W3C home > Mailing lists > Public > public-html@w3.org > March 2010

Possible *third* proposal for ISSUE-41 Distributed Extensibility

From: Ennals, Robert <robert.ennals@intel.com>
Date: Thu, 18 Mar 2010 22:17:07 +0000
To: HTMLwg <public-html@w3.org>
Message-ID: <83D7DEC65EB438489DE261BD36F1F11F36F33BDA@irsmsx503.ger.corp.intel.com>
Hi Guys,

I'm thinking of writing up a *third* proposal for ISSUE-41.

This one is strongly based on Liam Quinn's earlier proposal, but tries to fix some of the issues that people raised with this. The main change is that while Liam's proposal allows a document to link to whatever namespace mapping file it likes, this proposal has a single such namespace mapping file maintained by the W3C, and every user agent is required to maintain a local copy, which it periodically updates using whatever vendor-specific technique is appropriate.

The essence is:

Extensions with W3C registered prefix associations with namespaces

*         There is a single registry, maintained by the W3C, that maps registered prefixes to fixed namespaces, where anyone can register a prefix and associated namespace

*         A valid HTML file MUST use xmlns:prefix to specify the namespace of any prefix that it uses.  The prefix associated with a namespace MUST be the same as specified in the registry.

*         If a document omits the xmlns:prefix then the document is technically invalid, but a user agent that implements the feature should act as if the correct prefix had been filled in.

*         Registered prefixes MUST NOT being with "x-", with that reserved to prevent name clashes with experimental uses of prefixes that do not register.

Extensions moved into HTML without prefixes

*         There is also a single namespace mapping file, maintained by the W3C, for components adopted into HTML by the W3C.  That registry provides information  for automatically assigning a namespace to an element that would otherwise have no namespace.  Rules applied to use this information would determine the namespace of a node based on its name, and any elements it was inside.  Examples are inclusion of SVG and MathML in HTML files without the need for prefix to specify the associated namespace. [Unlike Liam's proposal, there is only one such rule set, and a document cannot link to an alternative one]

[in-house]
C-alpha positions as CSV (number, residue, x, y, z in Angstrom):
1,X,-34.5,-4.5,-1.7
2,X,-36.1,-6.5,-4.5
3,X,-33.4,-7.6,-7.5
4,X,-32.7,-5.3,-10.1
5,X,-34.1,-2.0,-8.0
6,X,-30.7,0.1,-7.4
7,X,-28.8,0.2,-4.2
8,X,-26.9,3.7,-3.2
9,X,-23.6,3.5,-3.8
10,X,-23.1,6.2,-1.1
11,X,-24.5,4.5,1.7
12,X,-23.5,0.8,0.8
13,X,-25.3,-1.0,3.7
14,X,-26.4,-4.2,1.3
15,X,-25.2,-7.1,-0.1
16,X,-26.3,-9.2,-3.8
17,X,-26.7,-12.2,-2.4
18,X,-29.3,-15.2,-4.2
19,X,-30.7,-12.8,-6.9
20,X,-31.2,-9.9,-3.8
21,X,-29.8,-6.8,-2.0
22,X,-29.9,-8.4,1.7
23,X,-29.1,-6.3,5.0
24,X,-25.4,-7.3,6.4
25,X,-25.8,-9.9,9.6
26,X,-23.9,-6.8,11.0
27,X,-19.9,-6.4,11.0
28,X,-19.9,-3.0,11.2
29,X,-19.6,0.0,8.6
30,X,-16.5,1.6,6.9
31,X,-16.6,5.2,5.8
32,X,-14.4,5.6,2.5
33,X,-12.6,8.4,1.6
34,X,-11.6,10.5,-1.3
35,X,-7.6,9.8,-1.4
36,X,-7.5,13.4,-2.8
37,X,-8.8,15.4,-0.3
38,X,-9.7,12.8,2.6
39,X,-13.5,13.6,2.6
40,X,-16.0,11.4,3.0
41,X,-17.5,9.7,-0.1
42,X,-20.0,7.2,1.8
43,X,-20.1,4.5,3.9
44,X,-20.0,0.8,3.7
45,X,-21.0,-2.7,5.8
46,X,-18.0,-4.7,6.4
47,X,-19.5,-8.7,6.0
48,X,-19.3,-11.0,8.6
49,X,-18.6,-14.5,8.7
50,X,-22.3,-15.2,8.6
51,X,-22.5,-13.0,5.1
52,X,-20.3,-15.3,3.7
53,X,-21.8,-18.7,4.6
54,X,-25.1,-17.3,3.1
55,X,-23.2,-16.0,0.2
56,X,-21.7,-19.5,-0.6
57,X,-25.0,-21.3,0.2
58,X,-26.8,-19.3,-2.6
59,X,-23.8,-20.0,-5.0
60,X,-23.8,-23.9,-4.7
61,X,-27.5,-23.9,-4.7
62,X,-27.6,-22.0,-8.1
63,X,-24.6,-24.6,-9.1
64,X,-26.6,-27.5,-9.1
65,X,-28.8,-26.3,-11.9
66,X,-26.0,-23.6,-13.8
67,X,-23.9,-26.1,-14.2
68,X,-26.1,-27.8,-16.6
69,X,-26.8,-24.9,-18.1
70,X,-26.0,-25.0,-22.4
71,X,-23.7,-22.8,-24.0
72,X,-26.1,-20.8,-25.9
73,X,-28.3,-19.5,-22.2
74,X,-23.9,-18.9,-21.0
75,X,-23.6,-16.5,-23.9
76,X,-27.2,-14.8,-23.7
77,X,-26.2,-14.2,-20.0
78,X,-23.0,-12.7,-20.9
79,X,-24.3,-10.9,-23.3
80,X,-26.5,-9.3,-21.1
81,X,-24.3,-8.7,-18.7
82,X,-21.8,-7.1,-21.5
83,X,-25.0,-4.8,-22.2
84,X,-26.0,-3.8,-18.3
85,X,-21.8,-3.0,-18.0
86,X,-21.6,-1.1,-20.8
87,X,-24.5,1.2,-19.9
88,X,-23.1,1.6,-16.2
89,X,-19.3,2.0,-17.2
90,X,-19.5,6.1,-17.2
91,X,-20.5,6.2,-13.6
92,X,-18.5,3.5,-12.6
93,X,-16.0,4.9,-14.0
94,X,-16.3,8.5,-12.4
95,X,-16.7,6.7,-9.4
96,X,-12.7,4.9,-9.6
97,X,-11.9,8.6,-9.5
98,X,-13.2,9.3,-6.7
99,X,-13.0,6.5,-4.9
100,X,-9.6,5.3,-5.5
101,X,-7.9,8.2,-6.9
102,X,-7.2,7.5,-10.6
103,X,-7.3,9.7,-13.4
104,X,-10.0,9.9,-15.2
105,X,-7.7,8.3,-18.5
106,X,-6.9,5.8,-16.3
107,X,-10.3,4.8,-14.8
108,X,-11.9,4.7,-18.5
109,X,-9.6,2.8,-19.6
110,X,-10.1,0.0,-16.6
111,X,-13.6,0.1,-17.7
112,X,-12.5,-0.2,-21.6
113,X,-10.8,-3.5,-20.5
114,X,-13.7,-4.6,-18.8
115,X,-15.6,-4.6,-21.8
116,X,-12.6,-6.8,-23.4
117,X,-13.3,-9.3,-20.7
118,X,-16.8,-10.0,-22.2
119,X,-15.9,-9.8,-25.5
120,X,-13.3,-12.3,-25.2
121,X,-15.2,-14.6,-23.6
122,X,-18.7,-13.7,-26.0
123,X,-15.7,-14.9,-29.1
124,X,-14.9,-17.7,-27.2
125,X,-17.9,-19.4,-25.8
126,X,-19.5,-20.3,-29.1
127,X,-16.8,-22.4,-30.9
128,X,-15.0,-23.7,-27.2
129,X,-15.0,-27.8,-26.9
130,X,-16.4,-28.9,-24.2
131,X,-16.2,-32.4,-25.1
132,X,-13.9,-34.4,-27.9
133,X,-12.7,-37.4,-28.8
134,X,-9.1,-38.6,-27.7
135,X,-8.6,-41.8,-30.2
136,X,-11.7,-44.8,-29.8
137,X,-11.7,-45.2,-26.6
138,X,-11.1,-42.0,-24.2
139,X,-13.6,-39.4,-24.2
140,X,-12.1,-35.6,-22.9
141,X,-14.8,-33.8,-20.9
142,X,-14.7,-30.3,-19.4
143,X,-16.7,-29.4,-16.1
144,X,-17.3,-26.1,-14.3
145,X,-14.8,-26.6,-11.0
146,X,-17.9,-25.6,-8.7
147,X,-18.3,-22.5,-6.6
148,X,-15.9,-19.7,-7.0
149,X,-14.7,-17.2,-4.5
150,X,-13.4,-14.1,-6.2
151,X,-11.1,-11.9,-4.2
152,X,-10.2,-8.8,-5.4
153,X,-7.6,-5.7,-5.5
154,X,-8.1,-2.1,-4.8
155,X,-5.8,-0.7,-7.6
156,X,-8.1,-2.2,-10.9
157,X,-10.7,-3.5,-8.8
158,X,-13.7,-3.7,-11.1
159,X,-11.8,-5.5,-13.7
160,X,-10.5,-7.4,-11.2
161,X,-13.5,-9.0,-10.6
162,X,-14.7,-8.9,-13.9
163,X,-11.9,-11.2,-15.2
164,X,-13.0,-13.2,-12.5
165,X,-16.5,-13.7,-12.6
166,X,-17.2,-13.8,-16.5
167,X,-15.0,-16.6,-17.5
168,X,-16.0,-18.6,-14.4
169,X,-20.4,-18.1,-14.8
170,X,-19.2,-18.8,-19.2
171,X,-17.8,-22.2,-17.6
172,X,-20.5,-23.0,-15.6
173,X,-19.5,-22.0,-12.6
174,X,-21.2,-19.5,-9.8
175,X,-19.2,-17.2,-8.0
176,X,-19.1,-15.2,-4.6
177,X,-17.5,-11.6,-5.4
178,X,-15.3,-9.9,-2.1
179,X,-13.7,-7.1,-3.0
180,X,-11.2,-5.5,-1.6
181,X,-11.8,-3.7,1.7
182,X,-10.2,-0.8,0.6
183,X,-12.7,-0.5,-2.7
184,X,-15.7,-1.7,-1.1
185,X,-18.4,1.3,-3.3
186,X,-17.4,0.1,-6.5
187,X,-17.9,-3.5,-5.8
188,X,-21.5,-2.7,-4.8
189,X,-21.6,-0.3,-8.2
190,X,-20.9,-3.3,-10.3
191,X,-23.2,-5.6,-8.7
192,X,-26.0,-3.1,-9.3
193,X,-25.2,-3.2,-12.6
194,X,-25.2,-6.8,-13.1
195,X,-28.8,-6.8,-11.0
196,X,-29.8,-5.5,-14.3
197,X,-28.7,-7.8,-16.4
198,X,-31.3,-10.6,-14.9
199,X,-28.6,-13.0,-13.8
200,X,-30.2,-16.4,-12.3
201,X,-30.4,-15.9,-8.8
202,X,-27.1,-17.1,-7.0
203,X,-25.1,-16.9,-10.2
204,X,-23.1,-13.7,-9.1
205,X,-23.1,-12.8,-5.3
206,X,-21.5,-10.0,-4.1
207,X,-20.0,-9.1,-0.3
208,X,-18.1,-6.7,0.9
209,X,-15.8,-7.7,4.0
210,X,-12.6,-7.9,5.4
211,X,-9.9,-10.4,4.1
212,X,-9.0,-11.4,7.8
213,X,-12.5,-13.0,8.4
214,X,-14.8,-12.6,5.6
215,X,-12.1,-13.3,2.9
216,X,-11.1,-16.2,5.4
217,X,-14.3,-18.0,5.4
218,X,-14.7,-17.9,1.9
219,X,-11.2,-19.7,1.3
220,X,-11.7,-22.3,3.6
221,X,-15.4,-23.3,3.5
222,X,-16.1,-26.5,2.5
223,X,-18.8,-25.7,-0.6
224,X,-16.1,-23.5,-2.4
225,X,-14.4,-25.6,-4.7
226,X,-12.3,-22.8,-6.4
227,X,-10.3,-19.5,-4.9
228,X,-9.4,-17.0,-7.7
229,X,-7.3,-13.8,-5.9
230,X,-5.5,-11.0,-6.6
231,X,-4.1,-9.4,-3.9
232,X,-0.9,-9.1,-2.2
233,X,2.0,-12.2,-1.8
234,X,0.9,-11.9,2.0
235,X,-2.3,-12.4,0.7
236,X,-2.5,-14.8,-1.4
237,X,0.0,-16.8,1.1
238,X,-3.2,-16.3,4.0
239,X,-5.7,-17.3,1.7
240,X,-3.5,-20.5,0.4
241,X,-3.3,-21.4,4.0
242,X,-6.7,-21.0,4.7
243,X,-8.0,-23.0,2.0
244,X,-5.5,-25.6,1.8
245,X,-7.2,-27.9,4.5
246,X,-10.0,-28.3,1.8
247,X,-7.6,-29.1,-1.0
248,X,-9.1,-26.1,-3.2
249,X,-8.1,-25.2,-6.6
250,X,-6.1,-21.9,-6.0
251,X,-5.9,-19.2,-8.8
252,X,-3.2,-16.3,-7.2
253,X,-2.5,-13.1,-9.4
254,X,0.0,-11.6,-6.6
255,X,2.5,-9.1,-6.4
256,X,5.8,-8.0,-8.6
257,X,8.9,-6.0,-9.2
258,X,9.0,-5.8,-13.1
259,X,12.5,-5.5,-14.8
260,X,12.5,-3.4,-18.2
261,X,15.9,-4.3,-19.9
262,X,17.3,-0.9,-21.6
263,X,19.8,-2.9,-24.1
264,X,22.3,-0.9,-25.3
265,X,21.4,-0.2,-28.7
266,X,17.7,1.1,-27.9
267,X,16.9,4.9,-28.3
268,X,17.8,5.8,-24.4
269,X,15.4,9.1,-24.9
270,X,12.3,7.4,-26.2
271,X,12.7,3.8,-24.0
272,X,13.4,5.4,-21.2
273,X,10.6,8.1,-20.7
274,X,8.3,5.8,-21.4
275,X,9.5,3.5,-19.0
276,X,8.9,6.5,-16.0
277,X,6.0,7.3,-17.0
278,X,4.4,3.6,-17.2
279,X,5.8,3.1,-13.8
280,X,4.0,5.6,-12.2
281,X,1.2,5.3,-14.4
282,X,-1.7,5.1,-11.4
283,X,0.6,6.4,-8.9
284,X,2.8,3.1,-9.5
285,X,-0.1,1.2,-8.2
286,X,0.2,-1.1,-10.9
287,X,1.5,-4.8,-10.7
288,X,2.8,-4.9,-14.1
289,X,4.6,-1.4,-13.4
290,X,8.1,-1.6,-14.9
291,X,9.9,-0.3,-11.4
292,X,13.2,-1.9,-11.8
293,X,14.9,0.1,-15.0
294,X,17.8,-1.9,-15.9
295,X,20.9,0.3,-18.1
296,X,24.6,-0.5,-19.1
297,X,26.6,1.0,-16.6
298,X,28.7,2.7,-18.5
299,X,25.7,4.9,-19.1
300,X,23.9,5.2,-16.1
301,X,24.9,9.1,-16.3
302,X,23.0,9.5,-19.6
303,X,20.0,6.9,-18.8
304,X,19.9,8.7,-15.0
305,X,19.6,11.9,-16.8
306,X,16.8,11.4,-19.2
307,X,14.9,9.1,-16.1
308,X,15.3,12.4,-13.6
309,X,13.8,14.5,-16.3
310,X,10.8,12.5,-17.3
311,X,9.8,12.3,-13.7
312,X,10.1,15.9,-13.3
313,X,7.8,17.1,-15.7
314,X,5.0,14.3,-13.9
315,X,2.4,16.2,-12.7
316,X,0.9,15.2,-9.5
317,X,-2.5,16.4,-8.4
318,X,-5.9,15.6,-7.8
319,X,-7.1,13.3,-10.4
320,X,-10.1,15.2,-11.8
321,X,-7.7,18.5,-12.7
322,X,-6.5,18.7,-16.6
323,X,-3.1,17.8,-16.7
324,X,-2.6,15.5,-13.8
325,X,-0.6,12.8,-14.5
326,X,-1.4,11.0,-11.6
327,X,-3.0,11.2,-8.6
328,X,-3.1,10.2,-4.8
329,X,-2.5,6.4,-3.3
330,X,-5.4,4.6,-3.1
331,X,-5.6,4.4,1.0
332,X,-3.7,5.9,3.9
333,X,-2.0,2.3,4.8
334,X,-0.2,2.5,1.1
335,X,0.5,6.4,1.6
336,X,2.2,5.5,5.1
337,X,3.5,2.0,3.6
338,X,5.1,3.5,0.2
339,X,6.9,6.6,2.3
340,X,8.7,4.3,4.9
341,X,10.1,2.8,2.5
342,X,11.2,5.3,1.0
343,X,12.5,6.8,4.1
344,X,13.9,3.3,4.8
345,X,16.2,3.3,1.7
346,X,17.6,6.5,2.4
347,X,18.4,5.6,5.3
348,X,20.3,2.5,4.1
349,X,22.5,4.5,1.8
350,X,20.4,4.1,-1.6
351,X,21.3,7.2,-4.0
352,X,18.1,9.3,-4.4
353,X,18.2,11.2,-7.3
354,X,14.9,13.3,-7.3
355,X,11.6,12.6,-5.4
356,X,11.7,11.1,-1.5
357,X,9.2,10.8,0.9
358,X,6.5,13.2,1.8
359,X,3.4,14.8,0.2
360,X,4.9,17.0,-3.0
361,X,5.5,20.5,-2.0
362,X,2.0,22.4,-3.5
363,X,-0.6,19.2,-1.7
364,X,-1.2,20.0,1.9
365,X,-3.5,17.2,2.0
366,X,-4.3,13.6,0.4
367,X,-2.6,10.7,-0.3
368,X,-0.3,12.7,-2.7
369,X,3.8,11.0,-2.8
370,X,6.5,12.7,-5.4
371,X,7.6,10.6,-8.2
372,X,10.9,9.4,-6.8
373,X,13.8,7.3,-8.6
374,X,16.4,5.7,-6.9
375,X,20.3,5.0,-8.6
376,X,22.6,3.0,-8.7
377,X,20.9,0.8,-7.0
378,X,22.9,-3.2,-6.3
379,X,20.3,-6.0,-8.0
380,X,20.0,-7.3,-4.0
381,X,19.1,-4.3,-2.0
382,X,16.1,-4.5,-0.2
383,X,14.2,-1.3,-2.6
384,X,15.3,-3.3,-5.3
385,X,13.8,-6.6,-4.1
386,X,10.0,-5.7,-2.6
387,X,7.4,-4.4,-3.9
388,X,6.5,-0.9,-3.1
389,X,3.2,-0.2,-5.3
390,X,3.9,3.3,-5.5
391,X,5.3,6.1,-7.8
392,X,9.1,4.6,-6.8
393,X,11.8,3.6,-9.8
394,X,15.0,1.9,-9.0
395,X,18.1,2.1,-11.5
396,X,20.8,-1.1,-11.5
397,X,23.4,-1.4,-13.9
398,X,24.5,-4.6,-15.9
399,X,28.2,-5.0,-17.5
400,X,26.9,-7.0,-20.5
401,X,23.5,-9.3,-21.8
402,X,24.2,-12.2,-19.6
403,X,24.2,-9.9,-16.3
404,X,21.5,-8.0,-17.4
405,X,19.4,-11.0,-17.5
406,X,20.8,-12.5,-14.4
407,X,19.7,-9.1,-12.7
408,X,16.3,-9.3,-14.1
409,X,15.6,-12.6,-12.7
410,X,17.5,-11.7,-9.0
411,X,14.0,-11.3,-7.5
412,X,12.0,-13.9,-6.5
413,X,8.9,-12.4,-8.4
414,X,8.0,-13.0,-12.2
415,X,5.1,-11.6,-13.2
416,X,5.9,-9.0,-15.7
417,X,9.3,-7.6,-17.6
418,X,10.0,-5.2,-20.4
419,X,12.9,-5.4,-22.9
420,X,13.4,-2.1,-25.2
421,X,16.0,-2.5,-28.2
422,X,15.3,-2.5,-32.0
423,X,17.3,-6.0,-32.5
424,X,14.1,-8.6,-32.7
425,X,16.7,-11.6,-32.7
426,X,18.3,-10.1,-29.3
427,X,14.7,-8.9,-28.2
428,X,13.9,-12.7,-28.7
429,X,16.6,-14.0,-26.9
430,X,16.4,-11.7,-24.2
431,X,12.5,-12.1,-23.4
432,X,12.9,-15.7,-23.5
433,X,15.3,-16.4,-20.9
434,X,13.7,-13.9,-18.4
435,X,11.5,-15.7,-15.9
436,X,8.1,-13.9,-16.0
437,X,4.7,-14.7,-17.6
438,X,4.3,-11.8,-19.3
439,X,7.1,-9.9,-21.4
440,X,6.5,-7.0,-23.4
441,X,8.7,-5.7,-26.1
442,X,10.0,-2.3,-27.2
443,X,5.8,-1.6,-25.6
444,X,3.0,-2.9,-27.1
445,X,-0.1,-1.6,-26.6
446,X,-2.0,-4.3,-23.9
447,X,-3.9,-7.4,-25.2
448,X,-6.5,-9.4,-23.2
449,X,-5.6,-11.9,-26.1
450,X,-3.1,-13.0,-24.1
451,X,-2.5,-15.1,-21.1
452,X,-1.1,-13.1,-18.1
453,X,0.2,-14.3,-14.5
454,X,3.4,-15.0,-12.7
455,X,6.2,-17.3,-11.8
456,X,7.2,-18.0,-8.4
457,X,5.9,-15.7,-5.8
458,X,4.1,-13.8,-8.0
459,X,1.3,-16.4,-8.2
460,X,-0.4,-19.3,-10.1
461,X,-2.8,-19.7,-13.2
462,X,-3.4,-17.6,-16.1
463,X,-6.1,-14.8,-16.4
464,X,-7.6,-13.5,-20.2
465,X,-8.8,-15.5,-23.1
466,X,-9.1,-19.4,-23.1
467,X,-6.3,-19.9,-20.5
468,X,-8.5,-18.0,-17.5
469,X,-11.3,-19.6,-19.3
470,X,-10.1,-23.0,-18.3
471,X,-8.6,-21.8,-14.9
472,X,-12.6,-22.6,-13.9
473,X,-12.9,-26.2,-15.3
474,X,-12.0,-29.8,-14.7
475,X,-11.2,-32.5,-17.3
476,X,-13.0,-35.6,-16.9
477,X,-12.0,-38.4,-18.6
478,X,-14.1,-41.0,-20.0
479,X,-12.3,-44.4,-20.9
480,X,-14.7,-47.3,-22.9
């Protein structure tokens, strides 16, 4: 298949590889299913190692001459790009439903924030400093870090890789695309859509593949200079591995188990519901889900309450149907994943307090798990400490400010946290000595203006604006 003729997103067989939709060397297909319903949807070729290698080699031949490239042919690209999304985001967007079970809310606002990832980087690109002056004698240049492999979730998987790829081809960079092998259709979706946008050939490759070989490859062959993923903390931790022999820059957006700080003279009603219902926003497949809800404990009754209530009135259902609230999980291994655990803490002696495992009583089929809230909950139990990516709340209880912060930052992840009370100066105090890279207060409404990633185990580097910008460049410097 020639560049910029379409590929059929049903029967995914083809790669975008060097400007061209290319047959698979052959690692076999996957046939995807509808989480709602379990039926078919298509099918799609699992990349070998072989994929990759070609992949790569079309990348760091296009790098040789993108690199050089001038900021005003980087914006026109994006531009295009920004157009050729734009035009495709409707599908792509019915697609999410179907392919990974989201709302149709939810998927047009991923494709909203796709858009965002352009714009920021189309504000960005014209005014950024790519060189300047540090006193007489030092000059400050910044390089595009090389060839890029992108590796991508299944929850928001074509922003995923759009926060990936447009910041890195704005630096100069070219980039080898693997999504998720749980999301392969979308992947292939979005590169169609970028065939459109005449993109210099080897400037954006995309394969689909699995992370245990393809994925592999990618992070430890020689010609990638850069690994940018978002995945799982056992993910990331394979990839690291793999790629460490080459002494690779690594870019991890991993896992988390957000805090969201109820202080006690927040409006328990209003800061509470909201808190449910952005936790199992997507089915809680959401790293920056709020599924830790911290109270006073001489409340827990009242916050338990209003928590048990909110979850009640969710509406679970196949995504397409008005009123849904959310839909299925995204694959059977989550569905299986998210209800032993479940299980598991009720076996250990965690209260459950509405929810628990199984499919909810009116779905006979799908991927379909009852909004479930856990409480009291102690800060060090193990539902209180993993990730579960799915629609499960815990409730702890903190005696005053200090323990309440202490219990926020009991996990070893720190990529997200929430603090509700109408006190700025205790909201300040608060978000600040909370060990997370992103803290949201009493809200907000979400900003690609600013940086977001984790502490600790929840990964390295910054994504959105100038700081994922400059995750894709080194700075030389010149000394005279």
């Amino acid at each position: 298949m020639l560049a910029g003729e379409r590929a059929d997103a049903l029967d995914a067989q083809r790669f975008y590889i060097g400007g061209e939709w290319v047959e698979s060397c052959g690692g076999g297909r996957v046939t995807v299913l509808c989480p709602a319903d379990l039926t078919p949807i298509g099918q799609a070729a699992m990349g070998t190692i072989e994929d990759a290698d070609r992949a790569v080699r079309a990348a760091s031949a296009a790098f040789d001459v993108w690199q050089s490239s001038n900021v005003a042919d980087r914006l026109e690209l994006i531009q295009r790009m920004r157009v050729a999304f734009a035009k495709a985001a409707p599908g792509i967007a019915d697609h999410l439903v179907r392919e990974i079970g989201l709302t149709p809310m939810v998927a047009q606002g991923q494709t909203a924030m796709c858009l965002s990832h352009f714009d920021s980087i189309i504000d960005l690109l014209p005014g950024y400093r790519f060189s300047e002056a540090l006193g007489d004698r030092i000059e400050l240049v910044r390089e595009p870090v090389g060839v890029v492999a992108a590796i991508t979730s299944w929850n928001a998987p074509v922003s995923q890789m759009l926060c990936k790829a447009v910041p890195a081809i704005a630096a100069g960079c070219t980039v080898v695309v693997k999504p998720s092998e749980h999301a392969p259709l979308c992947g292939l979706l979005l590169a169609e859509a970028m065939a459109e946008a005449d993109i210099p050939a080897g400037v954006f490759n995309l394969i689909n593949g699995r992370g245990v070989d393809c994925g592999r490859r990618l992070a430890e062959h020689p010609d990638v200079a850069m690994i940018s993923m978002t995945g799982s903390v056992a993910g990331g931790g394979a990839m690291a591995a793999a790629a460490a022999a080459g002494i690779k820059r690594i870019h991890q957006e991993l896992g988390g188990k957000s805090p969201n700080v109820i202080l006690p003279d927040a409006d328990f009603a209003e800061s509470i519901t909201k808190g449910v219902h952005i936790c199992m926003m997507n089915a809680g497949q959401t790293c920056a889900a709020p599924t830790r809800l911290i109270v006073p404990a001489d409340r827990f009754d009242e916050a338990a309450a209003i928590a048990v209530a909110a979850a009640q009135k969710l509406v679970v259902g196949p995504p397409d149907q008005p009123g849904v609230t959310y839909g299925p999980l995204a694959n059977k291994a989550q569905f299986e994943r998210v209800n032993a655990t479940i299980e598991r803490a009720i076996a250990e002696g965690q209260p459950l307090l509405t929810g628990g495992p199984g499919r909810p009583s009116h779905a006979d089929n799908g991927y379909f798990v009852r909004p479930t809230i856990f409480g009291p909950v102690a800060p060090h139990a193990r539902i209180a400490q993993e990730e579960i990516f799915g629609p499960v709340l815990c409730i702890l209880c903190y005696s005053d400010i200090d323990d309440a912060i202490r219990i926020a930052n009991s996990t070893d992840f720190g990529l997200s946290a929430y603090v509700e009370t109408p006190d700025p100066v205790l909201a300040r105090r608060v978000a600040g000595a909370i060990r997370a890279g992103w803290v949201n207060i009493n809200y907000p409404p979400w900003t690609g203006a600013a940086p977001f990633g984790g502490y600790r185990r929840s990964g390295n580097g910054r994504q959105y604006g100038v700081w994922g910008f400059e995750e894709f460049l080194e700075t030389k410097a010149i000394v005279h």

*         Any user agent would be required to periodically update its local copy of this namespace mapping file, using a method appropriate to the user agent, in order to claim to be a valid HTML5 user agent.

*         Since the namespace mapping file is updated fairly infrequently, the user agent would not be required to have an exactly up-to-date version, and parsing would not be blocked while updating. The namespace mapping file could contain an expiration date with the requirement to refresh any local copies of the file before that date.

*         When a feature becomes part of HTML, the namespace mapping file is updated to allow use of those tags without a prefix. Since all user agents are required to update their local copies of this namespace mapping file, this will also allow the tags to be used without a prefix in older user agents too.

*         If there is a clash between a name used in a component being added to html and a name already used in html, then the namespace mapping file may keep the prefix just for that name clash. If HTML renames a name in an extension to avoid a name clash, then the namespace mapping file can also specify this synonym, allowing older user agents to understand the use of the new synonym as if it was an occurrence of the old name. Writers of extension specs are STRONGLY encouraged to communicate with the working group to avoid this happening.

Experimental features without prefix registration

*         For vendor-specific, enterprise-specific, and highly experimental features, one can instead use a prefix beginning with "x-" and not make an entry in the W3C registry.  xmlns must be used to define the prefix in the html file. As with registered extensions, such namespaces may also be eventually folded into core HTML, and an unregistered extension may evolve into a registered extension, with both prefixes mapping to the same namespace.


*         One is allowed to write createElement("prefix:name") and the prefix will be automatically resolved to a namespace based on the registry.

*         All extensions are strongly encouraged to use attributes on top of existing HTML elements, rather than new elements, where possible, to provide more graceful fallback


*         This is compatible with XML namespaces

*         Extensions that are not part of core HTML are visibly distinguished, making it clear to an author what is or is not a standard HTML feature

*         The namespace mapping registry removes the need for us to support legacy prefixes after a feature has been folded into HTML, since older user agents will support the name without its prefixes once they update their configuration file


*         This requires changing HTML5 parsing behavior. Names with a prefix will now be split into prefix and localname, rather than the ":" just being part of the name.

*         The same user agent will parse the same document differently, depending on how recently they updated their namespace mapping registry. However this only affects unprefixed tags that a user agent otherwise didn't recognize - which can act as a hint that the user agent should asynchronously check for an updated registry.

*         Extensions are allowed to define new element types, however the ability to remap namespaces makes this less of a problem than it would be otherwise.

If it seems that people might like this then I'll write it up formally.

Received on Thursday, 18 March 2010 22:22:43 UTC

This archive was generated by hypermail 2.4.0 : Saturday, 9 October 2021 18:45:13 UTC